I hate going to Georgetown. Getting there by transit is complicated, it’s really expensive to eat out and I absolutely hate the smell of the Potomac River. But on Saturday, I got over my petty complaints about the neighborhood to visit Gypsy Sally’s — a tiny music venue with an ethnic slur in its name — so I could see a conglomerate of funk music greats perform as The Big Ol’ Nasty Getdown.
You might not have guessed it based on my intense love for Ariana Grande, but funk music and jazzy jams are a big source of joy in my life. I’m a huge Vulfpeck gal, and boy did I have a Phish phase in high school.
The Big Ol’ Nasty Getdown is made up of artists from iconic funk bands such as Parliament-Funkadelic, Yo Mama’s Big Fat Booty Band and Earth, Wind & Fire. So even though I hadn’t heard of The Big Ol’ Nasty Getdown before I was invited to the show, the band’s membership makeup let me know I was in for a treat.
Opening for The Big Ol’ Nasty Getdown was College Park’s own Humbalaya, a funk band whose members met at an open mic in the Maryland Food Co-op (RIP) and helped found The Void, the house-turned-DIY-venue near campus. Humbalaya guitarist and vocalist Jimbo Lord said he hadn’t heard of The Big Ol’ Nasty Getdown before the show, but he had heard of some of the bands within it, so he “knew it was going to be a funky time, that’s for sure.”
Humbalaya blew me away with their skill. Each musician was given some time to shine on stage. My favorite moments were hearing the conga drums and saxophone solos — I specifically wrote “[conga] solo go crazy” and “sax player is a fucking beast” in my notes. For a bunch of 20-somethings, they sure sounded like seasoned professionals, and they primed the crowd with excitement for The Big Ol’ Nasty Getdown.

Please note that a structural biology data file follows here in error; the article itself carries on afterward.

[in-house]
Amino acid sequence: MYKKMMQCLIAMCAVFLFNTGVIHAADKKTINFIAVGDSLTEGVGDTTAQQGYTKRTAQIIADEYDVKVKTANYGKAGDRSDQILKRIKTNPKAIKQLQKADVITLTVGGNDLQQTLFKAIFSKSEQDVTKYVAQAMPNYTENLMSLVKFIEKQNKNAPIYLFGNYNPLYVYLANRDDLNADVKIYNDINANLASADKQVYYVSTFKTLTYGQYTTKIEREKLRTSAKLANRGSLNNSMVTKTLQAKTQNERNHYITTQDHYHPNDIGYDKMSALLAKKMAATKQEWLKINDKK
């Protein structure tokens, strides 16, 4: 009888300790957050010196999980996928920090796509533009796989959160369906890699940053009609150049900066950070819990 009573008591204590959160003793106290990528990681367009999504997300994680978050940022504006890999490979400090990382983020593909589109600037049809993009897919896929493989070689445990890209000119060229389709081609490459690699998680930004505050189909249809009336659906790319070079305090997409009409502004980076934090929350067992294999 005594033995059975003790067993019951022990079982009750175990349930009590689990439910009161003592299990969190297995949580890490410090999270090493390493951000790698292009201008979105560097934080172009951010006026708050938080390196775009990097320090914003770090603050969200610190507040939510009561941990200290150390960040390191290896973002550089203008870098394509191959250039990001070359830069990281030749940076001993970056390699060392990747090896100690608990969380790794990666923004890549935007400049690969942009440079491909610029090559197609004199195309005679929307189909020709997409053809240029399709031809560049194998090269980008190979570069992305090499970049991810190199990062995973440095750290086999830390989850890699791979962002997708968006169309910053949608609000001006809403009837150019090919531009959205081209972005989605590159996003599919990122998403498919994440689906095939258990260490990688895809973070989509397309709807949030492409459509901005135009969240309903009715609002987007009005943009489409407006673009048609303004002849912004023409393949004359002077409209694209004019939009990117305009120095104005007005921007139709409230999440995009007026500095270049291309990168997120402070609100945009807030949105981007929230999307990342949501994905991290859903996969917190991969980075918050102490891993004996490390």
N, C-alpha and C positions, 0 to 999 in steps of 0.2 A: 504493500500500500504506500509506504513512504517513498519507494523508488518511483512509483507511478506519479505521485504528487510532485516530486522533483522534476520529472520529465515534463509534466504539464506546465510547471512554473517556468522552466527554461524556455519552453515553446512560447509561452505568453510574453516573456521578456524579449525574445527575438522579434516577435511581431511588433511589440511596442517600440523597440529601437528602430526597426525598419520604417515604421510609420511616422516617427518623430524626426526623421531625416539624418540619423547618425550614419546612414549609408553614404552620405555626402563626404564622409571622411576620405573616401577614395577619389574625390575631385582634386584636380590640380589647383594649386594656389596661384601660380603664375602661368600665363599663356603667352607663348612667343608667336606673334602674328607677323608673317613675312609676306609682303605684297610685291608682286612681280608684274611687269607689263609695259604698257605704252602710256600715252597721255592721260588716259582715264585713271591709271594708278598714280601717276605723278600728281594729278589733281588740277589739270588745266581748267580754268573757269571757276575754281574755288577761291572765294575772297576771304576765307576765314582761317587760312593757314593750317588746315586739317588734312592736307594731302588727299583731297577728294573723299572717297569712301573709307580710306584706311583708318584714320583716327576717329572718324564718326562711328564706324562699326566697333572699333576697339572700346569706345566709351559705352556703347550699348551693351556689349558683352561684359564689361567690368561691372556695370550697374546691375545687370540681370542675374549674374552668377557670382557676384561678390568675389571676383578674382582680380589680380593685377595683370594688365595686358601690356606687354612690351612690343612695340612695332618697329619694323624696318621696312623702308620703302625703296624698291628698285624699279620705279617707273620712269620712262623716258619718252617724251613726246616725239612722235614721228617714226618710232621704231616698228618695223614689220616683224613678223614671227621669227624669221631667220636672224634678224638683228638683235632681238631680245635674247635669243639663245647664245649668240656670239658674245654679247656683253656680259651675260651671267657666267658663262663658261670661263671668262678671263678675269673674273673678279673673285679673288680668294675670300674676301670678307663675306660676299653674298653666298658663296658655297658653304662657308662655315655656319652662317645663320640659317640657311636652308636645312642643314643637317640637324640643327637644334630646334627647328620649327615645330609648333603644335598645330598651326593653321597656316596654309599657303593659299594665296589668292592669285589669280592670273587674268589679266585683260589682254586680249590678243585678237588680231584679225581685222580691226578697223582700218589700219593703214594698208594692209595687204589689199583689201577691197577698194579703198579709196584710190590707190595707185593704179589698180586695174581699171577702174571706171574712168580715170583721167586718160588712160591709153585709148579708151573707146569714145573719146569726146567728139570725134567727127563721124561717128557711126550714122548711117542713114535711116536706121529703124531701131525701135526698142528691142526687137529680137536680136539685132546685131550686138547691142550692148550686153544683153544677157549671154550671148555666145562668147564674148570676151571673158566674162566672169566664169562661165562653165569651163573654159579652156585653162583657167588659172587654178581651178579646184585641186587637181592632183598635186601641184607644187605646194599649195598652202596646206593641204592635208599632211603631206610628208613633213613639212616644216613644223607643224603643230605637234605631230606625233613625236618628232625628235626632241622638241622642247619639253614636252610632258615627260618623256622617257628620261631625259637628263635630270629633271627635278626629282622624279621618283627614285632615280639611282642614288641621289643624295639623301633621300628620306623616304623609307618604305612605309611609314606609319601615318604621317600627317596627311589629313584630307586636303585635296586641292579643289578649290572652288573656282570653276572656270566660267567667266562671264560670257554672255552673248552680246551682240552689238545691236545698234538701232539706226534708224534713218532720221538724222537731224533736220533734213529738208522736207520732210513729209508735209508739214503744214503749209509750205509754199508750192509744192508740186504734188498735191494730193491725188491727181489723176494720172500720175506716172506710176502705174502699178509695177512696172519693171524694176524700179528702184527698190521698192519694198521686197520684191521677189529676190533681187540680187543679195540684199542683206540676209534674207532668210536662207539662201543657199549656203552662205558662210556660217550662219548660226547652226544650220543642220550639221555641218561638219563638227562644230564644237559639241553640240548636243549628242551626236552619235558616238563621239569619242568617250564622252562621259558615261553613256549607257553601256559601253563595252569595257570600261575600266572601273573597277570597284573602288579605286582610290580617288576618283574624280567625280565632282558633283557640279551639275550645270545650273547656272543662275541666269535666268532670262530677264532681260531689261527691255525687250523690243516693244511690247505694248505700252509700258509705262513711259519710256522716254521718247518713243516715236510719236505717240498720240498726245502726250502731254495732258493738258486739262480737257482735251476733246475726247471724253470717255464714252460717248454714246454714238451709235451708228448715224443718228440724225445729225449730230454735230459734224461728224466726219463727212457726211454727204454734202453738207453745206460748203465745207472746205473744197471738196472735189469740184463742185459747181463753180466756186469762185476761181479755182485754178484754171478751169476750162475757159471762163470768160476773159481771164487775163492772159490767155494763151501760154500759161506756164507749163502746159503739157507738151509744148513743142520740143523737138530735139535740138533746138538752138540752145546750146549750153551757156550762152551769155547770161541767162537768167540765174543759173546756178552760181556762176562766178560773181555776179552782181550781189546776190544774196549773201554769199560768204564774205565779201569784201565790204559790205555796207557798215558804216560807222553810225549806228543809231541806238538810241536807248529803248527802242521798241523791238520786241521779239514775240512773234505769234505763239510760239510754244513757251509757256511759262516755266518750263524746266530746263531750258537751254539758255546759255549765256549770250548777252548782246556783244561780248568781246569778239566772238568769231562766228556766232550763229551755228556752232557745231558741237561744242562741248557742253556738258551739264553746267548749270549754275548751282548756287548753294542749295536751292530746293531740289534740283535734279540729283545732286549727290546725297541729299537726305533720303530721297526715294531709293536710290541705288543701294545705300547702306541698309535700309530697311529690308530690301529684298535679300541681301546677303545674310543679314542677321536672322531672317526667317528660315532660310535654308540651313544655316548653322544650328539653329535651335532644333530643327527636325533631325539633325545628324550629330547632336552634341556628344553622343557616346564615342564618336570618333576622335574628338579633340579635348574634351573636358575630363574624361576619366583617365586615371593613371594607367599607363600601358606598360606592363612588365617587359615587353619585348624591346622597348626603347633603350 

“It felt like a really receptive and engaged crowd,” Jimbo said. “There were a lot of older heads there, but I think it’s always great to play in front of an audience that, we felt, was mostly new.”
Jimbo also described performing at Gypsy Sally’s as a rite of passage for burgeoning musicians in the Washington, D.C. area — and that having a technical crew on deck was a nice change of pace for the band.
“It has so much history. We really love Gypsy Sally’s,” Jimbo said. “It sounds good. It’s cool for us, as a band that plays a lot of live gigs where we’re running our own sound, to be in a very professional atmosphere.”
When The Big Ol’ Nasty Getdown finally came on stage, I was instantly enthralled by the size of the group — 10 musicians overflowed on the stage — and the diverse aesthetics. One of the lead vocalists was a black woman wearing a kitten ear headband and a flashy all-black punk outfit, while the white male bassist lurked in the corner of the stage wearing a t-shirt that said “kush” in the style of the NASA logo. But their appearances didn’t matter, because the music elevated me to a place of higher funkiness.
The Big Ol’ Nasty Getdown has so many musicians it’s hard to describe what each of them brought to the table. The basslines, funky trombone and saxophone solos made me want to ignore all professionalism and dance with the middle-aged concertgoers in front of the stage. The vocalists showcased such amazing ranges and rhythms and the sole drummer gave off the power of an entire drumline.
And to make things even better, their crowd interactions were phenomenal. They regularly summoned fans down to the dancefloor from the venue’s seated area, and at the end of the night, the trombone player, Derrick Johnson, was singling out crowd members to “baptize [them] in the funk” which is a funny way of saying, “Everyone is going to touch you and dance around you while we play a 10-second jam.” That part was my own personal nightmare, but it seemed to make most of the audience happy.
I ended the night high on music. I was glad I made the trek to Georgetown alone late at night to see such talented people, and I took Derrick’s magical words with me on my bus and Metro rides home:
“Music and the funk will always be there for you.”
CORRECTION: Due to a reporting error, a previous version of this story misidentified a Humbalaya member’s drums as bongos. They are congas. It also misspelled the band’s name in a caption. This article has been updated.